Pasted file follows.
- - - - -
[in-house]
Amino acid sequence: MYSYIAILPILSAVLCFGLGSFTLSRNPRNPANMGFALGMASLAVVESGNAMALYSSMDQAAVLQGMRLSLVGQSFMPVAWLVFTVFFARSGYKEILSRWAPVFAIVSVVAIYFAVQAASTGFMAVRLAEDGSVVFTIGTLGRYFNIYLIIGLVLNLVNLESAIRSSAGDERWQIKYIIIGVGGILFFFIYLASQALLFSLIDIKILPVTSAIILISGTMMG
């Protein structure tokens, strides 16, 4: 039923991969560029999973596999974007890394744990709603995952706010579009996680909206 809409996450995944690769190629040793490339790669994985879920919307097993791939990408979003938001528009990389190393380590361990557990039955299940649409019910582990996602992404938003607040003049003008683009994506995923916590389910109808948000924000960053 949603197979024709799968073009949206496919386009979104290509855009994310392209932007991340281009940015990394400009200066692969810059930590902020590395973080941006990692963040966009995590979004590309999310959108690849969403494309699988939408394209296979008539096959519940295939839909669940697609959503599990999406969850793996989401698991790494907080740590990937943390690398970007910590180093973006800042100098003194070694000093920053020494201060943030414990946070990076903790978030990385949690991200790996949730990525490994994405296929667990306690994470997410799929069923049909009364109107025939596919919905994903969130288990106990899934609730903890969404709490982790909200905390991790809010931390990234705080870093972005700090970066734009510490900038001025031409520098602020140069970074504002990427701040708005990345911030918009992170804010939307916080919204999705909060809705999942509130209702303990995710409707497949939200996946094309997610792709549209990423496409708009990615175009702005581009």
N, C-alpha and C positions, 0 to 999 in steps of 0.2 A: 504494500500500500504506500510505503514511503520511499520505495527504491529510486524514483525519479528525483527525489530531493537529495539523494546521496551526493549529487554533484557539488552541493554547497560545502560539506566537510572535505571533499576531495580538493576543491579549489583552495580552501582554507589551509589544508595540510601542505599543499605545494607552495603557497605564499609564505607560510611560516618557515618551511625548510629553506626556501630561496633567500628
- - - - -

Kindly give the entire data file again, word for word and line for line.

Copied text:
[in-house]
Amino acid sequence: MYSYIAILPILSAVLCFGLGSFTLSRNPRNPANMGFALGMASLAVVESGNAMALYSSMDQAAVLQGMRLSLVGQSFMPVAWLVFTVFFARSGYKEILSRWAPVFAIVSVVAIYFAVQAASTGFMAVRLAEDGSVVFTIGTLGRYFNIYLIIGLVLNLVNLESAIRSSAGDERWQIKYIIIGVGGILFFFIYLASQALLFSLIDIKILPVTSAIILISGTMMG
């Protein structure tokens, strides 16, 4: 039923991969560029999973596999974007890394744990709603995952706010579009996680909206 809409996450995944690769190629040793490339790669994985879920919307097993791939990408979003938001528009990389190393380590361990557990039955299940649409019910582990996602992404938003607040003049003008683009994506995923916590389910109808948000924000960053 949603197979024709799968073009949206496919386009979104290509855009994310392209932007991340281009940015990394400009200066692969810059930590902020590395973080941006990692963040966009995590979004590309999310959108690849969403494309699988939408394209296979008539096959519940295939839909669940697609959503599990999406969850793996989401698991790494907080740590990937943390690398970007910590180093973006800042100098003194070694000093920053020494201060943030414990946070990076903790978030990385949690991200790996949730990525490994994405296929667990306690994470997410799929069923049909009364109107025939596919919905994903969130288990106990899934609730903890969404709490982790909200905390991790809010931390990234705080870093972005700090970066734009510490900038001025031409520098602020140069970074504002990427701040708005990345911030918009992170804010939307916080919204999705909060809705999942509130209702303990995710409707497949939200996946094309997610792709549209990423496409708009990615175009702005581009």
N, C-alpha and C positions, 0 to 999 in steps of 0.2 A: 504494500500500500504506500510505503514511503520511499520505495527504491529510486524514483525519479528525483527525489530531493537529495539523494546521496551526493549529487554533484557539488552541493554547497560545502560539506566537510572535505571533499576531495580538493576543491579549489583552495580552501582554507589551509589544508595540510601542505599543499605545494607552495603557497605564499609564505607560510611560516618557515618551511625548510629553506626556501630561496633567500628